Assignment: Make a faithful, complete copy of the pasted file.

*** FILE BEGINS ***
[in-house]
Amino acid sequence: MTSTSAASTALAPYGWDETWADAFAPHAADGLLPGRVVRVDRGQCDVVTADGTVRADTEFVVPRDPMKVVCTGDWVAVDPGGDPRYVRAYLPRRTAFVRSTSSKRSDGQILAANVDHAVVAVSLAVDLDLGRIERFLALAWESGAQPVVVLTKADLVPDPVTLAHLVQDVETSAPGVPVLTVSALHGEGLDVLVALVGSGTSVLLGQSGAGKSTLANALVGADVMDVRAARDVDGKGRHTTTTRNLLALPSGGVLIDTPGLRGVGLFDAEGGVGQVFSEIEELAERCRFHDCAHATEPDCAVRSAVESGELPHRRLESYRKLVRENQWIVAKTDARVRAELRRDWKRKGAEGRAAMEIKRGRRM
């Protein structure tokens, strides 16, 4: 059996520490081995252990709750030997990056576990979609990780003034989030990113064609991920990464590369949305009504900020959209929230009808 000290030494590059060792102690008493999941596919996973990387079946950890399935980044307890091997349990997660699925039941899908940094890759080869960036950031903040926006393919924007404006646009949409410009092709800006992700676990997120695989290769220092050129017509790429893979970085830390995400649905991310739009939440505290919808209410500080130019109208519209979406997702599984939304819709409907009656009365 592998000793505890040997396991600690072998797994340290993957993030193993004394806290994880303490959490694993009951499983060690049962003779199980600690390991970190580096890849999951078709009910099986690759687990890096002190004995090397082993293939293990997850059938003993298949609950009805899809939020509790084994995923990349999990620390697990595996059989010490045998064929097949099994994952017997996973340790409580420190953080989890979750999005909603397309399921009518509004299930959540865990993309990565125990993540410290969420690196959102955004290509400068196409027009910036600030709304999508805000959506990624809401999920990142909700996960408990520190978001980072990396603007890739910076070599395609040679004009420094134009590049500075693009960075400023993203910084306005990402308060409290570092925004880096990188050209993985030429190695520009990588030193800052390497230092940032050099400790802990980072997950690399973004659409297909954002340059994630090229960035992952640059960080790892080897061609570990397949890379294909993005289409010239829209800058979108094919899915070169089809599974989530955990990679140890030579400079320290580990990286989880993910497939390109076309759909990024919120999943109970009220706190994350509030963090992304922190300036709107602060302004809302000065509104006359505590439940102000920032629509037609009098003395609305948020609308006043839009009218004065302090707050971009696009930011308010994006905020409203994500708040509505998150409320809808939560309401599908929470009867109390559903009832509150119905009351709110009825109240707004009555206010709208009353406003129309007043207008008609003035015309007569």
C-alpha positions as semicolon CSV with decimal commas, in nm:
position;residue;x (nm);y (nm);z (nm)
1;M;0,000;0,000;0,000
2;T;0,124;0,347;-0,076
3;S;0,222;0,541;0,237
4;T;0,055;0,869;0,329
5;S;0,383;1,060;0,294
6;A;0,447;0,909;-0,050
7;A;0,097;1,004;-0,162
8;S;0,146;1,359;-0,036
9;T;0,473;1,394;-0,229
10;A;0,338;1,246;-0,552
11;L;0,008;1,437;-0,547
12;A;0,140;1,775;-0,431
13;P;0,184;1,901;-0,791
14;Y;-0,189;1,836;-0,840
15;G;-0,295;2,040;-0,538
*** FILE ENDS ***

[in-house]
Amino acid sequence: MTSTSAASTALAPYGWDETWADAFAPHAADGLLPGRVVRVDRGQCDVVTADGTVRADTEFVVPRDPMKVVCTGDWVAVDPGGDPRYVRAYLPRRTAFVRSTSSKRSDGQILAANVDHAVVAVSLAVDLDLGRIERFLALAWESGAQPVVVLTKADLVPDPVTLAHLVQDVETSAPGVPVLTVSALHGEGLDVLVALVGSGTSVLLGQSGAGKSTLANALVGADVMDVRAARDVDGKGRHTTTTRNLLALPSGGVLIDTPGLRGVGLFDAEGGVGQVFSEIEELAERCRFHDCAHATEPDCAVRSAVESGELPHRRLESYRKLVRENQWIVAKTDARVRAELRRDWKRKGAEGRAAMEIKRGRRM
């Protein structure tokens, strides 16, 4: 059996520490081995252990709750030997990056576990979609990780003034989030990113064609991920990464590369949305009504900020959209929230009808 000290030494590059060792102690008493999941596919996973990387079946950890399935980044307890091997349990997660699925039941899908940094890759080869960036950031903040926006393919924007404006646009949409410009092709800006992700676990997120695989290769220092050129017509790429893979970085830390995400649905991310739009939440505290919808209410500080130019109208519209979406997702599984939304819709409907009656009365 592998000793505890040997396991600690072998797994340290993957993030193993004394806290994880303490959490694993009951499983060690049962003779199980600690390991970190580096890849999951078709009910099986690759687990890096002190004995090397082993293939293990997850059938003993298949609950009805899809939020509790084994995923990349999990620390697990595996059989010490045998064929097949099994994952017997996973340790409580420190953080989890979750999005909603397309399921009518509004299930959540865990993309990565125990993540410290969420690196959102955004290509400068196409027009910036600030709304999508805000959506990624809401999920990142909700996960408990520190978001980072990396603007890739910076070599395609040679004009420094134009590049500075693009960075400023993203910084306005990402308060409290570092925004880096990188050209993985030429190695520009990588030193800052390497230092940032050099400790802990980072997950690399973004659409297909954002340059994630090229960035992952640059960080790892080897061609570990397949890379294909993005289409010239829209800058979108094919899915070169089809599974989530955990990679140890030579400079320290580990990286989880993910497939390109076309759909990024919120999943109970009220706190994350509030963090992304922190300036709107602060302004809302000065509104006359505590439940102000920032629509037609009098003395609305948020609308006043839009009218004065302090707050971009696009930011308010994006905020409203994500708040509505998150409320809808939560309401599908929470009867109390559903009832509150119905009351709110009825109240707004009555206010709208009353406003129309007043207008008609003035015309007569």
C-alpha positions as semicolon CSV with decimal commas, in nm:
position;residue;x (nm);y (nm);z (nm)
1;M;0,000;0,000;0,000
2;T;0,124;0,347;-0,076
3;S;0,222;0,541;0,237
4;T;0,055;0,869;0,329
5;S;0,383;1,060;0,294
6;A;0,447;0,909;-0,050
7;A;0,097;1,004;-0,162
8;S;0,146;1,359;-0,036
9;T;0,473;1,394;-0,229
10;A;0,338;1,246;-0,552
11;L;0,008;1,437;-0,547
12;A;0,140;1,775;-0,431
13;P;0,184;1,901;-0,791
14;Y;-0,189;1,836;-0,840
15;G;-0,295;2,040;-0,538